The asylum was established for residential treatment and care for the mentally ill, in the 1890’s Dr Charles Page, superintendent, declared the use of mechanical  restraint as unnecessary and harmful in some cases. There was more then one account of the way in which people that been treat, the idea of inhumane shock therapies, lobotomies, drugs to control the patients and the time honoured tradition of the straight-jackets. June 24th 1992 the hospital closed, the buildings were left to rot and it was not until many years later it was demolished.

The property was sold to Avalon Bay Development in December 2005 and they demolished most of the buildings, despite an outcry about the matter. June 2006  spelt  the last of the demolition, including the Kirkbride, only the Danvers Reservoir and original block shell remain, buildings are worked around it, Avalon Bay predicted they would have properties ready by Fall 2007.

A spanner in the works came up April 7th, 2007 when four of the complex buildings and four of their construction trailers burnt down. The fire was visible 17 miles away in Boston and investigation began. Avalon Bay provided a live webcam of the construction at the old hospital site however they cut out around 2:03am; it could be due to the damage from the fire. The underground tunnel to the power plant still exists though it is blocked off, and now the only thing left of the asylum are the cemeteries, blocked off tunnels and the brick shell of the Admin, D and G Wings.

So what of the ghosts? Now converted into apartments there have been reports of flickering lights, of full body apparitions, footsteps and audible sounds, and the doors that like to open and close seemingly of their own accord. Here goes:

2001 horror Session 9 is filmed around here, I thought it was a pretty good film.

In Project 17 by Laurie Faria Stolarz teenagers break in to investigate the haunted asylum.

In Mage: The Awakening (Role play game) the hospital in the World of Darkness was administered by vampires who fed on the patients.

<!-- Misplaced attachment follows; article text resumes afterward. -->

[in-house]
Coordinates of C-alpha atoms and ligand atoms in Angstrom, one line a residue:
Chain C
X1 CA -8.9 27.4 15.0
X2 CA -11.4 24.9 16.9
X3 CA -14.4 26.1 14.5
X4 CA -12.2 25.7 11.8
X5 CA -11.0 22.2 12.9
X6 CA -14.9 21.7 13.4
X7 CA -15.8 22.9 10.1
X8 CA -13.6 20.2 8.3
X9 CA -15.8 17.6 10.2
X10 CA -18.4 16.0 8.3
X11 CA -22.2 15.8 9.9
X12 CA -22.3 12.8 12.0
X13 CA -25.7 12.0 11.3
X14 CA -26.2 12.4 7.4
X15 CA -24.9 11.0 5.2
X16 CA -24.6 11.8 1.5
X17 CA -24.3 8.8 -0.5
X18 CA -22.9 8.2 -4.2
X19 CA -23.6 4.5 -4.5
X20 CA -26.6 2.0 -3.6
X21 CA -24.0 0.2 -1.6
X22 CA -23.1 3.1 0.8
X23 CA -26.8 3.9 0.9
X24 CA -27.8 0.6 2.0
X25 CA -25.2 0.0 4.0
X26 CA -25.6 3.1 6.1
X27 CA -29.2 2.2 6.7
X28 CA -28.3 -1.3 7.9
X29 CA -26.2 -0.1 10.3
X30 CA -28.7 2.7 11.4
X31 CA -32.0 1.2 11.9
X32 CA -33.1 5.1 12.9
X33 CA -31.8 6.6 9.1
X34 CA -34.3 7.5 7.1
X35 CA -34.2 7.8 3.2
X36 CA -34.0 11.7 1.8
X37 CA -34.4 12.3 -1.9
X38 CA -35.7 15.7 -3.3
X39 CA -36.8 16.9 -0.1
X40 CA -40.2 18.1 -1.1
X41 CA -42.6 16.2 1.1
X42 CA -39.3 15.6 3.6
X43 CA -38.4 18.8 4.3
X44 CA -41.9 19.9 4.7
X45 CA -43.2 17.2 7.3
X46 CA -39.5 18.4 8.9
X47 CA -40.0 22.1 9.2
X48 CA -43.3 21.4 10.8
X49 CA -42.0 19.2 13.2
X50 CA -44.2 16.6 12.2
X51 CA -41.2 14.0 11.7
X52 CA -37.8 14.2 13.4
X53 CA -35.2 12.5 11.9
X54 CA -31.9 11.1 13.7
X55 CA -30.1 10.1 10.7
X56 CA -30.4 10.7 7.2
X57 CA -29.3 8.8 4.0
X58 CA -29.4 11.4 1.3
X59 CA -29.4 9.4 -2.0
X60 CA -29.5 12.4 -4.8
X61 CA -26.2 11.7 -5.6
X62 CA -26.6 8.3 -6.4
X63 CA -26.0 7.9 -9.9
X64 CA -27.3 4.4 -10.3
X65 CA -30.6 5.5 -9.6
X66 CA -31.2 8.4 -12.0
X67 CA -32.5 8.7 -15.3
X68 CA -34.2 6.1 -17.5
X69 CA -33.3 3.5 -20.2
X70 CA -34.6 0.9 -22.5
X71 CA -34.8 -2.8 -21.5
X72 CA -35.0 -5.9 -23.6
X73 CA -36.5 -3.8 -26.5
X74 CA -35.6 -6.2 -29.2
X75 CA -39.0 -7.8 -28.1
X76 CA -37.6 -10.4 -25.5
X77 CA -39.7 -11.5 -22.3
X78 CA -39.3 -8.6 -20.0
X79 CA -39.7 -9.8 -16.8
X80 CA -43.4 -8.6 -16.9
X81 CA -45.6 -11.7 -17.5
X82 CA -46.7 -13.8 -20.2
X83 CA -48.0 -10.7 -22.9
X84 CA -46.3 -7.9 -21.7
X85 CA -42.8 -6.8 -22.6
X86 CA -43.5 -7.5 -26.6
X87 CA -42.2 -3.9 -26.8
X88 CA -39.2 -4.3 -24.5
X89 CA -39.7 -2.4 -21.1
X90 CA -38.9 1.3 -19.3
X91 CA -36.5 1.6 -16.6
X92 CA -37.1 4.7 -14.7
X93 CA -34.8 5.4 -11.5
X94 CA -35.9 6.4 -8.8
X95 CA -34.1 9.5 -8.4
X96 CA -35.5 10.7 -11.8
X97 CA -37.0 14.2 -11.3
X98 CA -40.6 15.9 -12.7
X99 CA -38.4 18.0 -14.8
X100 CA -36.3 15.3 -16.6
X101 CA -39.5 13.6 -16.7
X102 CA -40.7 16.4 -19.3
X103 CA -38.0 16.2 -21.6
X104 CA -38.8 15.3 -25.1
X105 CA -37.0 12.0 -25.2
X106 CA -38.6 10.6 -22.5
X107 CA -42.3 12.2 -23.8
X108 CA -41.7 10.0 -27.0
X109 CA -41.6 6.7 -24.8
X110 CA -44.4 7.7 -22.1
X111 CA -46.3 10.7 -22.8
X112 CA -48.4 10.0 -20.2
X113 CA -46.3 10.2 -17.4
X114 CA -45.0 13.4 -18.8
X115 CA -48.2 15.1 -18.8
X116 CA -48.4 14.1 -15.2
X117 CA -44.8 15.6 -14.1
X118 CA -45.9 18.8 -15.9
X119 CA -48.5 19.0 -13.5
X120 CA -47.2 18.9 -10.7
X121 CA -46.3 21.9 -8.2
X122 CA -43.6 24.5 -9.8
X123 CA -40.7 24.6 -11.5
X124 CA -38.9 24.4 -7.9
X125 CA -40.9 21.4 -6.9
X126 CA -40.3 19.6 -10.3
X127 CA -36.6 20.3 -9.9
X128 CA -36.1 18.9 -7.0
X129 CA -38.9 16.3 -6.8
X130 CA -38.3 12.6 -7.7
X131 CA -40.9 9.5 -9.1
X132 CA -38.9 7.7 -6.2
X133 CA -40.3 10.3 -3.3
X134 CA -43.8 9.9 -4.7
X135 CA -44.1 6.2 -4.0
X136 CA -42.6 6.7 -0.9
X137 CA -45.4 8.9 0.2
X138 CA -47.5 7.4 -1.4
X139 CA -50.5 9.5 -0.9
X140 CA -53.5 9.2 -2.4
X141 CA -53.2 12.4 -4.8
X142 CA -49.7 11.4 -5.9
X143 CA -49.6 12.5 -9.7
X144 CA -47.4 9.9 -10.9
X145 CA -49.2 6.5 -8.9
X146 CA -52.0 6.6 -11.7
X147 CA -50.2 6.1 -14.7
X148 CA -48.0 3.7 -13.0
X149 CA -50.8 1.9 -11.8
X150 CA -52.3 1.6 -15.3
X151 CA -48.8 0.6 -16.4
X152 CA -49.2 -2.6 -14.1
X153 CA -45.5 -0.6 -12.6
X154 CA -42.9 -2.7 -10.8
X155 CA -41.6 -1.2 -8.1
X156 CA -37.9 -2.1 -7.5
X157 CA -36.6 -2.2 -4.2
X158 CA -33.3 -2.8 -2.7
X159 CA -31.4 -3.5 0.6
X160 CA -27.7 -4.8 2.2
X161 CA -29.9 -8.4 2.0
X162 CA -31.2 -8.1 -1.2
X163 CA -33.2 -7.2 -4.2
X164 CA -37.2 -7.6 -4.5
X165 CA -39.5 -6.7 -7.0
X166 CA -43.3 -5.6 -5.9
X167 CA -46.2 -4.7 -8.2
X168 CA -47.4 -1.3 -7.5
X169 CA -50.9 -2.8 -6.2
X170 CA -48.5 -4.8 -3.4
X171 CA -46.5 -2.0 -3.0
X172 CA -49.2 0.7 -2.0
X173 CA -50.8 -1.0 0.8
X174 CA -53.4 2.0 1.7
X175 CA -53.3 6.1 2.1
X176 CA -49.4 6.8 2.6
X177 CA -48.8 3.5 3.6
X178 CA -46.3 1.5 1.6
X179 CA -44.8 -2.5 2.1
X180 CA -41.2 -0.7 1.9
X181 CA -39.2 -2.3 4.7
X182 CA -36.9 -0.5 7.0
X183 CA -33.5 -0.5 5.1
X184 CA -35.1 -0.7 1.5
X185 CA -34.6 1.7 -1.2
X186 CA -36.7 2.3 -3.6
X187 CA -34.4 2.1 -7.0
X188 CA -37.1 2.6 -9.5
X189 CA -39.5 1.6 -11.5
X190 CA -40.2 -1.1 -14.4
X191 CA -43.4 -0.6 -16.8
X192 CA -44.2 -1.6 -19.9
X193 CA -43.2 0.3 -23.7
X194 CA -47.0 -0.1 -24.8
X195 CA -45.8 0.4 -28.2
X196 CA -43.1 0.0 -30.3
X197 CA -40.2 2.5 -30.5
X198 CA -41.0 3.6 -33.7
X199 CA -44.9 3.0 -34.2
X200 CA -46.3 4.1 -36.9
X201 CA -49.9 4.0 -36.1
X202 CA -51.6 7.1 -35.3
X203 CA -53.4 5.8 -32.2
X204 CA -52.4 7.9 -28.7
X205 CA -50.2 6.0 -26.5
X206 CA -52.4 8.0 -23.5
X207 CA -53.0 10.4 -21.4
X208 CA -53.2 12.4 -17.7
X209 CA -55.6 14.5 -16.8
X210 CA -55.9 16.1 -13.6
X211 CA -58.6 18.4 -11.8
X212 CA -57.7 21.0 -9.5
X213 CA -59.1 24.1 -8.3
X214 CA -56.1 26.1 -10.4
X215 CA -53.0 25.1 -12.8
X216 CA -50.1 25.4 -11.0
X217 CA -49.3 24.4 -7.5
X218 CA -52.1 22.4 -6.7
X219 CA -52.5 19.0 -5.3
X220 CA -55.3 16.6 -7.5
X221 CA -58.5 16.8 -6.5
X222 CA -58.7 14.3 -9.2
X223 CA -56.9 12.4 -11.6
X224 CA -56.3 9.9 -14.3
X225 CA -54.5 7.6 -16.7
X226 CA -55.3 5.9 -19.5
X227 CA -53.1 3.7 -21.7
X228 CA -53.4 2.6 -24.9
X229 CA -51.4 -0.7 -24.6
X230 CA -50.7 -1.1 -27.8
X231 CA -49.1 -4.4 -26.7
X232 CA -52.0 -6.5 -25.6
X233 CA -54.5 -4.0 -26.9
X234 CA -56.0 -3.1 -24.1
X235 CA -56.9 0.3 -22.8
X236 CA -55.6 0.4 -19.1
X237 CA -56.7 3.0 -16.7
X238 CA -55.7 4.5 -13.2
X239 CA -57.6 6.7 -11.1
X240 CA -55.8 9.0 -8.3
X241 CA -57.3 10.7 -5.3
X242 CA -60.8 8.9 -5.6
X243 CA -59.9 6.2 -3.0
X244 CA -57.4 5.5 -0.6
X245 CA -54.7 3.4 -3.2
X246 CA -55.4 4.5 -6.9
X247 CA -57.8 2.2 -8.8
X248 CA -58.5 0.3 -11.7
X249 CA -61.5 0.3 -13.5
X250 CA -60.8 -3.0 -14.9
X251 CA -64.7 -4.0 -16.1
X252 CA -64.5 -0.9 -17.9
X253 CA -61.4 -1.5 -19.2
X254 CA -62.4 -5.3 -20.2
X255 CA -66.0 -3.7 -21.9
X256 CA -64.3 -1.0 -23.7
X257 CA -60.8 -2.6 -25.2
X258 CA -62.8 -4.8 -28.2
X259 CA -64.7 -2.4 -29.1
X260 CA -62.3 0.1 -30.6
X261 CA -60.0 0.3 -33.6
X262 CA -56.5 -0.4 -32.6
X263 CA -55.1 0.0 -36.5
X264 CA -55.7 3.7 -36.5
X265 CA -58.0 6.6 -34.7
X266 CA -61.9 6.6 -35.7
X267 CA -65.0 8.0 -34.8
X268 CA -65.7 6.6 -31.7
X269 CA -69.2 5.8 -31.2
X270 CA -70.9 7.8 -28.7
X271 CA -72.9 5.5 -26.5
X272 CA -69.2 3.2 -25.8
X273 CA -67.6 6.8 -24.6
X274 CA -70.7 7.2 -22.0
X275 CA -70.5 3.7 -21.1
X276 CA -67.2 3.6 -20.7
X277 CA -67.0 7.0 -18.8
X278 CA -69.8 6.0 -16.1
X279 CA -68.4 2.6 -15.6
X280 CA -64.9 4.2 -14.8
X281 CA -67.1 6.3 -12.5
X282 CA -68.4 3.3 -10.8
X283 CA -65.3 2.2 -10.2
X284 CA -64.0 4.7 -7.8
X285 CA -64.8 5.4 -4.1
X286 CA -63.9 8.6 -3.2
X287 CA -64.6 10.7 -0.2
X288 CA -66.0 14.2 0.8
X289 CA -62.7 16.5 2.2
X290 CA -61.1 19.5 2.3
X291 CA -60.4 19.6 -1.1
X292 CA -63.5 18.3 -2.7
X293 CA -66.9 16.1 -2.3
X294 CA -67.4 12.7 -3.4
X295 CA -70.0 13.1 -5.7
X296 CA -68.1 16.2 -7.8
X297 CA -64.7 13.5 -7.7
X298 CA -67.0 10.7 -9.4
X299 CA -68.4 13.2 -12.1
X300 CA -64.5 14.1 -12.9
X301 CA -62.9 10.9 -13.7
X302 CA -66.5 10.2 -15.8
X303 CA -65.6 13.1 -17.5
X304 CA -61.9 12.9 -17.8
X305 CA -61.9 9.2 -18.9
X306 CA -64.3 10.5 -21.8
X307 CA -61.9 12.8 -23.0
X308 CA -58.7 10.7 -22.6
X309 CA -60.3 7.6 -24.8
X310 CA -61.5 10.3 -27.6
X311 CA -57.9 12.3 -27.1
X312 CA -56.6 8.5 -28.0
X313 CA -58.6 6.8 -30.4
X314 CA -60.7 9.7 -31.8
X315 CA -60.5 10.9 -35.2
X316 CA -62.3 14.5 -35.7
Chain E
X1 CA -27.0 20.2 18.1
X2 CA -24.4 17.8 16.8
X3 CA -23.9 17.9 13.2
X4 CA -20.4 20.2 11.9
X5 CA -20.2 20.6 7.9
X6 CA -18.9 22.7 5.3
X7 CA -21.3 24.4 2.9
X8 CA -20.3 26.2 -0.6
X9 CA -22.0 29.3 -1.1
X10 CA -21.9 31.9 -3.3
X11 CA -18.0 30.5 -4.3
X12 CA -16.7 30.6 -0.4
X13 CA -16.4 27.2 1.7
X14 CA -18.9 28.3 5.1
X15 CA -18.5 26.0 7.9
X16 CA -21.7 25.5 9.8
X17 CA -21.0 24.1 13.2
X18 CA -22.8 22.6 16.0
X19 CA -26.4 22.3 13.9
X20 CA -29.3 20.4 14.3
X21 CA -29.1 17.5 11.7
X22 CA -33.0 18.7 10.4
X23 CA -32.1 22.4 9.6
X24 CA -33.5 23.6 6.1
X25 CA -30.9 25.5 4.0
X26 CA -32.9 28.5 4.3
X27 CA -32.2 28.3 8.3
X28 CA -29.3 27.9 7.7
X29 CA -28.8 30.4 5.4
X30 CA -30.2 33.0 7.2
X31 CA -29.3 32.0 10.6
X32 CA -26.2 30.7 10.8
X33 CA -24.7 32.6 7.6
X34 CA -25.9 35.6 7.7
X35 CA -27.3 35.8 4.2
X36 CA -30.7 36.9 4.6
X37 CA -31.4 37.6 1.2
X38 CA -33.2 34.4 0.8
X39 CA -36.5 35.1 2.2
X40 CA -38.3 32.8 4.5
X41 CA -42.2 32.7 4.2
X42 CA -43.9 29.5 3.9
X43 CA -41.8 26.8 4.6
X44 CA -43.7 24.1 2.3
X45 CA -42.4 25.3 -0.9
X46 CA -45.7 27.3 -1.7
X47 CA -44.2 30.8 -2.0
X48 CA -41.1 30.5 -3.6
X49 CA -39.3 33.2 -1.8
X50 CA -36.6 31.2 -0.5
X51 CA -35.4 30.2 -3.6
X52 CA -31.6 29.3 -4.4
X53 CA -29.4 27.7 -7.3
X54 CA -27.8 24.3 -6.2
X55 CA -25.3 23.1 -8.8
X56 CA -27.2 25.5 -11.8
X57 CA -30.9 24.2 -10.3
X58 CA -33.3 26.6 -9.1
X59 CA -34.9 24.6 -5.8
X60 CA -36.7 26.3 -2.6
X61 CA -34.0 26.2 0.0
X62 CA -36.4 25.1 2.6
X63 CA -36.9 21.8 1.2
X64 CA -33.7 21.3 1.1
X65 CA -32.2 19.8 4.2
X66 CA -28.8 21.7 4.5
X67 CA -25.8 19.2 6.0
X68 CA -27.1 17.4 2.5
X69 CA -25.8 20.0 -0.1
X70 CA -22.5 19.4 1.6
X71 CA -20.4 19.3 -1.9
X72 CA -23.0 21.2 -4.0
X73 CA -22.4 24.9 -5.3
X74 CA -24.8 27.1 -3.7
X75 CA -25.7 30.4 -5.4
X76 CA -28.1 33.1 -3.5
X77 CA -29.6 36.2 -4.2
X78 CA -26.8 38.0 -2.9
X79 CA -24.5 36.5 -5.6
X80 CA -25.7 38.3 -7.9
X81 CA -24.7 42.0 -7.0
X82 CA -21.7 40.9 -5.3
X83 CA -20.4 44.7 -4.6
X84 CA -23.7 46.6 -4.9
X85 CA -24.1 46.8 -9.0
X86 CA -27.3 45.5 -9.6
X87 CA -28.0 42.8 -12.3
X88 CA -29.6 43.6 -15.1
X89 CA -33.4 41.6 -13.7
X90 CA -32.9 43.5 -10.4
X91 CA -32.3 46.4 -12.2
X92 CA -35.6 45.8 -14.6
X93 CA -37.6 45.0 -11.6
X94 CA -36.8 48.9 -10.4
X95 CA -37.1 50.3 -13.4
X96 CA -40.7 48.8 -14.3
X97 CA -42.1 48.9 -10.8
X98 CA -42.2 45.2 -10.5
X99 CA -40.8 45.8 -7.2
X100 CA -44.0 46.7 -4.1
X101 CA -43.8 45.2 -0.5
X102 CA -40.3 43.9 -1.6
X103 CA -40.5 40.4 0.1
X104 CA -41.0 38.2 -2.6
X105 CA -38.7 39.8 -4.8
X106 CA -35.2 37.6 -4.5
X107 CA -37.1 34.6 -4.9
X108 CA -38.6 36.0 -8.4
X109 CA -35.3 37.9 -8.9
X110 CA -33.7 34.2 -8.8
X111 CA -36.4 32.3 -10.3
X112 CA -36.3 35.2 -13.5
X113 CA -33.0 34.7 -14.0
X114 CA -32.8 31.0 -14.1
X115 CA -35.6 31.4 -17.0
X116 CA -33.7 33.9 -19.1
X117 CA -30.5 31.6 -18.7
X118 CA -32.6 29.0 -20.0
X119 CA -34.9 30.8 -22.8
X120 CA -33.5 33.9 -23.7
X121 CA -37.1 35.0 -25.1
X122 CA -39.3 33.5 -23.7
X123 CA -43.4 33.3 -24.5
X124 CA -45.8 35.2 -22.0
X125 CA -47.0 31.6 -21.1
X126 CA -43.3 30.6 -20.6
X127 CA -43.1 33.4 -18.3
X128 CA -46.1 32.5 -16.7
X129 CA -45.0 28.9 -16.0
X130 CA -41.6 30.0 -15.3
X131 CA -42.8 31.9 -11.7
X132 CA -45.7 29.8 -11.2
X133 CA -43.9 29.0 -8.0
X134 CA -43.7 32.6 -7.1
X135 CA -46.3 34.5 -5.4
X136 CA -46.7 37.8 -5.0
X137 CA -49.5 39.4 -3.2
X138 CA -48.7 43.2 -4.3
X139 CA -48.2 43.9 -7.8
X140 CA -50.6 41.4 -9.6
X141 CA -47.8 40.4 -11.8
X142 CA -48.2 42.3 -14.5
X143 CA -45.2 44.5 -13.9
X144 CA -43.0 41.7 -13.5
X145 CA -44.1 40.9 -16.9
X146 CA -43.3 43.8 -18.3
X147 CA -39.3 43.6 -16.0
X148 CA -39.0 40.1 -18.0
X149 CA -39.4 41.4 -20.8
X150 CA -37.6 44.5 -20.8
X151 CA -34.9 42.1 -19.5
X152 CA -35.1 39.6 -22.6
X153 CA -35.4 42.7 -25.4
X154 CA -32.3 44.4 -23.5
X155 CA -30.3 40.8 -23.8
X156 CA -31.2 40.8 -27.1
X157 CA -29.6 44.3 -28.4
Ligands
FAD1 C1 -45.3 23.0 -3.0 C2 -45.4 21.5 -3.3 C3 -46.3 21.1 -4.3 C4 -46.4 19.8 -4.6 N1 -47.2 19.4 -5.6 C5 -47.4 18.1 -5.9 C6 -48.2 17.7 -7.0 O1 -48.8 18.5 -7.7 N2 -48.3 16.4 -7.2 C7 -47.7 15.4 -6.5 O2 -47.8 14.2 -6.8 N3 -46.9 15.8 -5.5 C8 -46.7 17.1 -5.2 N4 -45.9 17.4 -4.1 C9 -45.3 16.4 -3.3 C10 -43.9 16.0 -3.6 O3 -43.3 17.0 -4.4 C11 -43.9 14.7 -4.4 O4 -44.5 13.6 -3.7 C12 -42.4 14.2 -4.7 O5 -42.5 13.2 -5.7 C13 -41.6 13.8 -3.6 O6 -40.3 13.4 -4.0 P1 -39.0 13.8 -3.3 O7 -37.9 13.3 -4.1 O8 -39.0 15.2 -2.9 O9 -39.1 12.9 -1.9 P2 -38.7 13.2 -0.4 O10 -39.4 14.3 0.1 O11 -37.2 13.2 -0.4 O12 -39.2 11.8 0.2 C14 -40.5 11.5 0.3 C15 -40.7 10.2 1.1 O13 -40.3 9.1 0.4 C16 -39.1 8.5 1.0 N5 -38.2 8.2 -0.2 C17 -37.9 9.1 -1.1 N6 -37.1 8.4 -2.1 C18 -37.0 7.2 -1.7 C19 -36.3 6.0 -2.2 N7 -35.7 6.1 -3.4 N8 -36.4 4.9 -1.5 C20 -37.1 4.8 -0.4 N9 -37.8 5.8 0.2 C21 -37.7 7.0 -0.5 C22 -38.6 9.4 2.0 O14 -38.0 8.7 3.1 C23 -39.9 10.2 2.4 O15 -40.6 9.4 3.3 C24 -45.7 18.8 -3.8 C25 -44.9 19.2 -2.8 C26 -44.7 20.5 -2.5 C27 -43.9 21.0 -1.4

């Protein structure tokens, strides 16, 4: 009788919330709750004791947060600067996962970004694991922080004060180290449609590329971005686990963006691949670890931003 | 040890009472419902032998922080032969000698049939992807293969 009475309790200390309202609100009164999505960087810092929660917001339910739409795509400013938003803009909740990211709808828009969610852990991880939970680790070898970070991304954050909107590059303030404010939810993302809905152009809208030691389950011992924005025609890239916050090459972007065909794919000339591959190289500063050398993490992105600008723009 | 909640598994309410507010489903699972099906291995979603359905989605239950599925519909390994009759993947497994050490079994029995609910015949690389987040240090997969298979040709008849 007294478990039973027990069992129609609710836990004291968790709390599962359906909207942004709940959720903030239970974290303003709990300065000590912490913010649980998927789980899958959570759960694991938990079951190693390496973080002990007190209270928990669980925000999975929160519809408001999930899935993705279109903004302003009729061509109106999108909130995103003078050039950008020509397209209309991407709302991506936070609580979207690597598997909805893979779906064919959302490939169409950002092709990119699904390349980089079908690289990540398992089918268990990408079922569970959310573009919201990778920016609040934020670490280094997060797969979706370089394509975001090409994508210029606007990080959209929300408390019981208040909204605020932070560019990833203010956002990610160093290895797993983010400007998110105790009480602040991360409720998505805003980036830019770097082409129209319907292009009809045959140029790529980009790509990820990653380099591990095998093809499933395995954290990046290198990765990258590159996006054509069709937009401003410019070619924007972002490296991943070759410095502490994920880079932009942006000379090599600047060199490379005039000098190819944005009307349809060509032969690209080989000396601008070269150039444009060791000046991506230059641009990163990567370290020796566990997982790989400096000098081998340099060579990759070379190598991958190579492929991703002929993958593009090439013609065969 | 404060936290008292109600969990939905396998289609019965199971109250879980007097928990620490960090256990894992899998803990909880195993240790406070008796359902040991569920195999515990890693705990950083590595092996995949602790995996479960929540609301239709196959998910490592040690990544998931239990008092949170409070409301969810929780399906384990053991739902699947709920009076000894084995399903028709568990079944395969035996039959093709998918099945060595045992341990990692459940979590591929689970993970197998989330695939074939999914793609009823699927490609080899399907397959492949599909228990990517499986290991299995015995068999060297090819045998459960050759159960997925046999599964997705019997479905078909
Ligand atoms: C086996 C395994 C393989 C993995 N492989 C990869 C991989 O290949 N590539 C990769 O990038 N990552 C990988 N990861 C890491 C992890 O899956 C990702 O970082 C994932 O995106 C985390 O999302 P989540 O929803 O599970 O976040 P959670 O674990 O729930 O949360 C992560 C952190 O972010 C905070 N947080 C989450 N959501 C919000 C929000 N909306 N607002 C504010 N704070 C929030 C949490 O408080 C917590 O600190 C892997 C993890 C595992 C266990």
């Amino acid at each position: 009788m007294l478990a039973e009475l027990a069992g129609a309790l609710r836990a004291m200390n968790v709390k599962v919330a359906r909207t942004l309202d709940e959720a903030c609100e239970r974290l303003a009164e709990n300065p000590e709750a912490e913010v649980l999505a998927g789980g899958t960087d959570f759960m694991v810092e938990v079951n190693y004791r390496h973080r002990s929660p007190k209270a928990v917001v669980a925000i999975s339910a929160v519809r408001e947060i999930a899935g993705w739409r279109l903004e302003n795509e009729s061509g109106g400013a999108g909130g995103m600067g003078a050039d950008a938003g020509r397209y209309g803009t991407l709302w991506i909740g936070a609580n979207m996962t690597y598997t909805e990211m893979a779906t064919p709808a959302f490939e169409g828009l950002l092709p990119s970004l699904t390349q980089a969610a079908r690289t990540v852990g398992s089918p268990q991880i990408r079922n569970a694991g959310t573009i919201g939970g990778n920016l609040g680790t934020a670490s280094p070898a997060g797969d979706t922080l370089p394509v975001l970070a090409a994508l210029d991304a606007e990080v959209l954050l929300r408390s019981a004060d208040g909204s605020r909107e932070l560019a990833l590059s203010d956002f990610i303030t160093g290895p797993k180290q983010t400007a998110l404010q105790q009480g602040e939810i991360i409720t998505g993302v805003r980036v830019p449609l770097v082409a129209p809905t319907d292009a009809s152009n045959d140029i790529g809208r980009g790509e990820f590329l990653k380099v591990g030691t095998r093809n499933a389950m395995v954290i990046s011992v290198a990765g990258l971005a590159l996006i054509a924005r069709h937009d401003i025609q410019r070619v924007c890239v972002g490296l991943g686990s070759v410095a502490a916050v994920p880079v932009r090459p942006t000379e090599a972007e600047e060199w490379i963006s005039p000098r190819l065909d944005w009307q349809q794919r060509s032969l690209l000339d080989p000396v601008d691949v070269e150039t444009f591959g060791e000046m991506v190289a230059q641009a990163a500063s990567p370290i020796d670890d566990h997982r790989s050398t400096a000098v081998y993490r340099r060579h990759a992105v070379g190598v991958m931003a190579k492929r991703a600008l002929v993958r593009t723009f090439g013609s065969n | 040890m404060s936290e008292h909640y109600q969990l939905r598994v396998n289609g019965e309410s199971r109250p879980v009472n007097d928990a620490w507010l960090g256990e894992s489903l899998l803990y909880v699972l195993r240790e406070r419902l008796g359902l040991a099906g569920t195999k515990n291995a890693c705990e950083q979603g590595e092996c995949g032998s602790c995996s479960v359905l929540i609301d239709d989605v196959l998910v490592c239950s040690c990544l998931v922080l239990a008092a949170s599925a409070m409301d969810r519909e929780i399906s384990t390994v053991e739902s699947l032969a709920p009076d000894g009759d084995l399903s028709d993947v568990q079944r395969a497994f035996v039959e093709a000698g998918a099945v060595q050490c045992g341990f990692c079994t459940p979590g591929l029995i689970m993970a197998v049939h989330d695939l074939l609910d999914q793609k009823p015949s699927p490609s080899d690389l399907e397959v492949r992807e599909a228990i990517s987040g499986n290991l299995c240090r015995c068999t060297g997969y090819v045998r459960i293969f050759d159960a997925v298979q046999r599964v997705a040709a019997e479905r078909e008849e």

It is also believed to be a widely used source of inspiration for H P Lovecraft’s Arkham Sanatorium, alongside the Asylum that shares the name in Batman. It is referenced by name in H P Lovecraft’s Pickman’s Model.

Is better known as Cotard Delusion, a rare mental disorder where the sufferer believes they are dead (figuratively or literally). They are convinced they no longer exist, may be rotting, have lost all their blood and in rarer still cases, may be convinced they are immortal.

A French neurologist, Jules Cotard, was the first to describe the strange condition. This goes back to an earlier post describing Capgras, in that similar traits occur. The sufferer can even feel no sense of association with their own face, this can then lead to further confirmation that they do not exist.

It is a disorder encountered mostly through a sufferer of an already present disorder such as schizoprenia, but may also be associated with depression, or to adverse reactions to drugs.

Ever had a song stuck in your head? You heard it on the radio before work and ou just hummed it all day… imagine a full blown musical experience with backing tracks but no one else can hear it.

Are you crazy? Probably not.

The condition was first recorded around a century ago, with phantom songs haunting people. Sufferers described it has a torrent of random songs and music, it seems a lot of those that are victims of this are elderly and often dear or hard of hearing.

Doctors Victor Aziz and Nick Warner have conducted a 15 year long study ino the occurrence. Unlike schizophrenia there are no imaginary voices just a constant stream of music. The average age of the patients was 78, and two-thirds themed the music as being religious.

A handful of PET scans show that area of the brain to be highly active during periods of hallucination. It is possible that the brain creates the hallucinations as a product of mental malfunction.

Case Study

Another Link

A very clever example for auditory hallucinations though not musical.